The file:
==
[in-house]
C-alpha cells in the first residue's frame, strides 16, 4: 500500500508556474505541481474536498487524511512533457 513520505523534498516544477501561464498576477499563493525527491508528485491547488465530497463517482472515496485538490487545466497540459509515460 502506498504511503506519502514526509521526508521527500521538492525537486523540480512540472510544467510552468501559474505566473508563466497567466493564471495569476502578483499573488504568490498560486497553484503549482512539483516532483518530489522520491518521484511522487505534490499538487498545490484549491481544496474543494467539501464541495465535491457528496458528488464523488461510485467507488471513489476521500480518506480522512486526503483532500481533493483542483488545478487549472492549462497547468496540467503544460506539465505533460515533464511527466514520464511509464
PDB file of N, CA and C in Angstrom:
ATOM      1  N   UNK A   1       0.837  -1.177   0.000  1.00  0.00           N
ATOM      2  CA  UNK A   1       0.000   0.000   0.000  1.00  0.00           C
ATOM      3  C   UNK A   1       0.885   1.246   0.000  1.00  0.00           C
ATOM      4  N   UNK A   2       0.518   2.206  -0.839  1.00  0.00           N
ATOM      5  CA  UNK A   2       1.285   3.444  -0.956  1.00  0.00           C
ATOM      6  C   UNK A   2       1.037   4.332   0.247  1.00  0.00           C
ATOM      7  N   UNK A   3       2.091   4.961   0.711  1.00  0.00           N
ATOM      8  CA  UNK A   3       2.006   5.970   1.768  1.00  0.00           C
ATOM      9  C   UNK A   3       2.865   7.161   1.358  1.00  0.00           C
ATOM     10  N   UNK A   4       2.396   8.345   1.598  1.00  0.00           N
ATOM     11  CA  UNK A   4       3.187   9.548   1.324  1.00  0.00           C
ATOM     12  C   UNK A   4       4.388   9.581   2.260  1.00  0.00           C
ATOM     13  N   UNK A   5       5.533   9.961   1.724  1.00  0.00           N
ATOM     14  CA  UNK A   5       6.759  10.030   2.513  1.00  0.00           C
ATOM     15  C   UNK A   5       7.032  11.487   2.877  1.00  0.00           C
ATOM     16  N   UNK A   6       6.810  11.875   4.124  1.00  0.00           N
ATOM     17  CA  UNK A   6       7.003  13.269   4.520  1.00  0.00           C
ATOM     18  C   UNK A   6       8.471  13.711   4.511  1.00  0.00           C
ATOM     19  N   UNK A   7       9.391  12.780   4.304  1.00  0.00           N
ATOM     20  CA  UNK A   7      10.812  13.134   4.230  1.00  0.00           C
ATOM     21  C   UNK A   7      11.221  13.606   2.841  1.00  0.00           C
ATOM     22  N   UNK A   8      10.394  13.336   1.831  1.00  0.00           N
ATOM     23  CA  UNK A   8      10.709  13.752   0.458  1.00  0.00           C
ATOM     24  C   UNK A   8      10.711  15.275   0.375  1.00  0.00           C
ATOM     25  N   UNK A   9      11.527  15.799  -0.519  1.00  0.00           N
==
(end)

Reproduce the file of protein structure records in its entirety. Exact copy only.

[in-house]
C-alpha cells in the first residue's frame, strides 16, 4: 500500500508556474505541481474536498487524511512533457 513520505523534498516544477501561464498576477499563493525527491508528485491547488465530497463517482472515496485538490487545466497540459509515460 502506498504511503506519502514526509521526508521527500521538492525537486523540480512540472510544467510552468501559474505566473508563466497567466493564471495569476502578483499573488504568490498560486497553484503549482512539483516532483518530489522520491518521484511522487505534490499538487498545490484549491481544496474543494467539501464541495465535491457528496458528488464523488461510485467507488471513489476521500480518506480522512486526503483532500481533493483542483488545478487549472492549462497547468496540467503544460506539465505533460515533464511527466514520464511509464
PDB file of N, CA and C in Angstrom:
ATOM      1  N   UNK A   1       0.837  -1.177   0.000  1.00  0.00           N
ATOM      2  CA  UNK A   1       0.000   0.000   0.000  1.00  0.00           C
ATOM      3  C   UNK A   1       0.885   1.246   0.000  1.00  0.00           C
ATOM      4  N   UNK A   2       0.518   2.206  -0.839  1.00  0.00           N
ATOM      5  CA  UNK A   2       1.285   3.444  -0.956  1.00  0.00           C
ATOM      6  C   UNK A   2       1.037   4.332   0.247  1.00  0.00           C
ATOM      7  N   UNK A   3       2.091   4.961   0.711  1.00  0.00           N
ATOM      8  CA  UNK A   3       2.006   5.970   1.768  1.00  0.00           C
ATOM      9  C   UNK A   3       2.865   7.161   1.358  1.00  0.00           C
ATOM     10  N   UNK A   4       2.396   8.345   1.598  1.00  0.00           N
ATOM     11  CA  UNK A   4       3.187   9.548   1.324  1.00  0.00           C
ATOM     12  C   UNK A   4       4.388   9.581   2.260  1.00  0.00           C
ATOM     13  N   UNK A   5       5.533   9.961   1.724  1.00  0.00           N
ATOM     14  CA  UNK A   5       6.759  10.030   2.513  1.00  0.00           C
ATOM     15  C   UNK A   5       7.032  11.487   2.877  1.00  0.00           C
ATOM     16  N   UNK A   6       6.810  11.875   4.124  1.00  0.00           N
ATOM     17  CA  UNK A   6       7.003  13.269   4.520  1.00  0.00           C
ATOM     18  C   UNK A   6       8.471  13.711   4.511  1.00  0.00           C
ATOM     19  N   UNK A   7       9.391  12.780   4.304  1.00  0.00           N
ATOM     20  CA  UNK A   7      10.812  13.134   4.230  1.00  0.00           C
ATOM     21  C   UNK A   7      11.221  13.606   2.841  1.00  0.00           C
ATOM     22  N   UNK A   8      10.394  13.336   1.831  1.00  0.00           N
ATOM     23  CA  UNK A   8      10.709  13.752   0.458  1.00  0.00           C
ATOM     24  C   UNK A   8      10.711  15.275   0.375  1.00  0.00           C
ATOM     25  N   UNK A   9      11.527  15.799  -0.519  1.00  0.00           N